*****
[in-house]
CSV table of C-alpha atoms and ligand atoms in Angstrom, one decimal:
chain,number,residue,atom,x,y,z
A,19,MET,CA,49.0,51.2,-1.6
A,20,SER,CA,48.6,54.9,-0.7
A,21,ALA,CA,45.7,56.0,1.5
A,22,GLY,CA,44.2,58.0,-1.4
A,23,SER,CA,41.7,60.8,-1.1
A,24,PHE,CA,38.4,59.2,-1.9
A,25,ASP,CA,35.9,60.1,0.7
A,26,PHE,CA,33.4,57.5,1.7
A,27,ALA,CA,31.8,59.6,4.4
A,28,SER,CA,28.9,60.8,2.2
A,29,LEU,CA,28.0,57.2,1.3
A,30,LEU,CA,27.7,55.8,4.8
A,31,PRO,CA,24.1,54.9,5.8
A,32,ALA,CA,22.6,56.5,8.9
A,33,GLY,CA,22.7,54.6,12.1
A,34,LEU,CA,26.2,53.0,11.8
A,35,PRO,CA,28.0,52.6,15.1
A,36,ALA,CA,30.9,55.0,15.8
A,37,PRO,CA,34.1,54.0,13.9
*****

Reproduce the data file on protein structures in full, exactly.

[in-house]
CSV table of C-alpha atoms and ligand atoms in Angstrom, one decimal:
chain,number,residue,atom,x,y,z
A,19,MET,CA,49.0,51.2,-1.6
A,20,SER,CA,48.6,54.9,-0.7
A,21,ALA,CA,45.7,56.0,1.5
A,22,GLY,CA,44.2,58.0,-1.4
A,23,SER,CA,41.7,60.8,-1.1
A,24,PHE,CA,38.4,59.2,-1.9
A,25,ASP,CA,35.9,60.1,0.7
A,26,PHE,CA,33.4,57.5,1.7
A,27,ALA,CA,31.8,59.6,4.4
A,28,SER,CA,28.9,60.8,2.2
A,29,LEU,CA,28.0,57.2,1.3
A,30,LEU,CA,27.7,55.8,4.8
A,31,PRO,CA,24.1,54.9,5.8
A,32,ALA,CA,22.6,56.5,8.9
A,33,GLY,CA,22.7,54.6,12.1
A,34,LEU,CA,26.2,53.0,11.8
A,35,PRO,CA,28.0,52.6,15.1
A,36,ALA,CA,30.9,55.0,15.8
A,37,PRO,CA,34.1,54.0,13.9